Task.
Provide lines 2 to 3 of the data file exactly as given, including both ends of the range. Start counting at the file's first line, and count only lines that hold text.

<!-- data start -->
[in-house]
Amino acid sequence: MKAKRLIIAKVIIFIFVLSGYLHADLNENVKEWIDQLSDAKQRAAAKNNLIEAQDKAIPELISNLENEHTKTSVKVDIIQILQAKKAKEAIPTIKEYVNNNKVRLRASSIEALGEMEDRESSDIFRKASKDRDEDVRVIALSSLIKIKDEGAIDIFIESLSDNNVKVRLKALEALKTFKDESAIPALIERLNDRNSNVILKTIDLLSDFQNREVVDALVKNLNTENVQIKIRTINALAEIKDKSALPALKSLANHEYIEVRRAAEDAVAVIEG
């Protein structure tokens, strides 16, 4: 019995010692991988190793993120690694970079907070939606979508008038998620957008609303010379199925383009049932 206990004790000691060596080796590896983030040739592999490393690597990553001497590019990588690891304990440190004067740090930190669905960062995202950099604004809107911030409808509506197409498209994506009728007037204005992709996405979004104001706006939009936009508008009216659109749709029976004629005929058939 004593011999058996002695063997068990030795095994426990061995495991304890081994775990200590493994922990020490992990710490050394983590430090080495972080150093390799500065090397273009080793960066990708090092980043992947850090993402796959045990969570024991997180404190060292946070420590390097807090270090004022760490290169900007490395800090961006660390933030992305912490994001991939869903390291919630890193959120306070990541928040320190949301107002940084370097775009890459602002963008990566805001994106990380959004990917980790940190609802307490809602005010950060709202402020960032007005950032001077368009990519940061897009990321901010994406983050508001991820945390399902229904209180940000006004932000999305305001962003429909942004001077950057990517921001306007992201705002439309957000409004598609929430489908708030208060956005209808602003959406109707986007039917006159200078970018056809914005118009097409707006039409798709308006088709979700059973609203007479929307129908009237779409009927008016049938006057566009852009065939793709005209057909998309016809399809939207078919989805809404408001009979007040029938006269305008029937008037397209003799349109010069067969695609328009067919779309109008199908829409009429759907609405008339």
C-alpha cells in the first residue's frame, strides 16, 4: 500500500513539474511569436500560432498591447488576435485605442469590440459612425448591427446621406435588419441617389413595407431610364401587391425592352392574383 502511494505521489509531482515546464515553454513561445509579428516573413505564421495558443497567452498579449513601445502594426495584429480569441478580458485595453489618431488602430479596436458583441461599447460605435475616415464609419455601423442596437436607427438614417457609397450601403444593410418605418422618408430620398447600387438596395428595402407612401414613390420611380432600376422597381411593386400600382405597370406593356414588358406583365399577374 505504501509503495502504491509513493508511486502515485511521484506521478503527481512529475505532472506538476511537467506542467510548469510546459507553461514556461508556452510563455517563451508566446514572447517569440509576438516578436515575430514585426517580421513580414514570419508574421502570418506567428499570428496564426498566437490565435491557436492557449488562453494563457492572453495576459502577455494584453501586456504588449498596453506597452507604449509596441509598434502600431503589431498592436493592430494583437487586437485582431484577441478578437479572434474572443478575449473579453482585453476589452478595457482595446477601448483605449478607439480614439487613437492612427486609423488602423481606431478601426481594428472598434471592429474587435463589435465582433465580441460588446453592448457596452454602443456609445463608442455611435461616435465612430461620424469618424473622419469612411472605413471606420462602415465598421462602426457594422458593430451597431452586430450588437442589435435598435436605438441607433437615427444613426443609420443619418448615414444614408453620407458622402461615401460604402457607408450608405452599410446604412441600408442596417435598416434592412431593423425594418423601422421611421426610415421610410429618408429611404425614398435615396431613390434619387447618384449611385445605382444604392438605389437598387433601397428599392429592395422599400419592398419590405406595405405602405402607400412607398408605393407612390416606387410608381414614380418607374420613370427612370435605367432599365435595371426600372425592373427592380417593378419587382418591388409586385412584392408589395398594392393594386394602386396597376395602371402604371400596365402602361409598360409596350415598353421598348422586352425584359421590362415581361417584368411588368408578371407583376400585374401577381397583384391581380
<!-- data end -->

Amino acid sequence: MKAKRLIIAKVIIFIFVLSGYLHADLNENVKEWIDQLSDAKQRAAAKNNLIEAQDKAIPELISNLENEHTKTSVKVDIIQILQAKKAKEAIPTIKEYVNNNKVRLRASSIEALGEMEDRESSDIFRKASKDRDEDVRVIALSSLIKIKDEGAIDIFIESLSDNNVKVRLKALEALKTFKDESAIPALIERLNDRNSNVILKTIDLLSDFQNREVVDALVKNLNTENVQIKIRTINALAEIKDKSALPALKSLANHEYIEVRRAAEDAVAVIEG
């Protein structure tokens, strides 16, 4: 019995010692991988190793993120690694970079907070939606979508008038998620957008609303010379199925383009049932 206990004790000691060596080796590896983030040739592999490393690597990553001497590019990588690891304990440190004067740090930190669905960062995202950099604004809107911030409808509506197409498209994506009728007037204005992709996405979004104001706006939009936009508008009216659109749709029976004629005929058939 004593011999058996002695063997068990030795095994426990061995495991304890081994775990200590493994922990020490992990710490050394983590430090080495972080150093390799500065090397273009080793960066990708090092980043992947850090993402796959045990969570024991997180404190060292946070420590390097807090270090004022760490290169900007490395800090961006660390933030992305912490994001991939869903390291919630890193959120306070990541928040320190949301107002940084370097775009890459602002963008990566805001994106990380959004990917980790940190609802307490809602005010950060709202402020960032007005950032001077368009990519940061897009990321901010994406983050508001991820945390399902229904209180940000006004932000999305305001962003429909942004001077950057990517921001306007992201705002439309957000409004598609929430489908708030208060956005209808602003959406109707986007039917006159200078970018056809914005118009097409707006039409798709308006088709979700059973609203007479929307129908009237779409009927008016049938006057566009852009065939793709005209057909998309016809399809939207078919989805809404408001009979007040029938006269305008029937008037397209003799349109010069067969695609328009067919779309109008199908829409009429759907609405008339």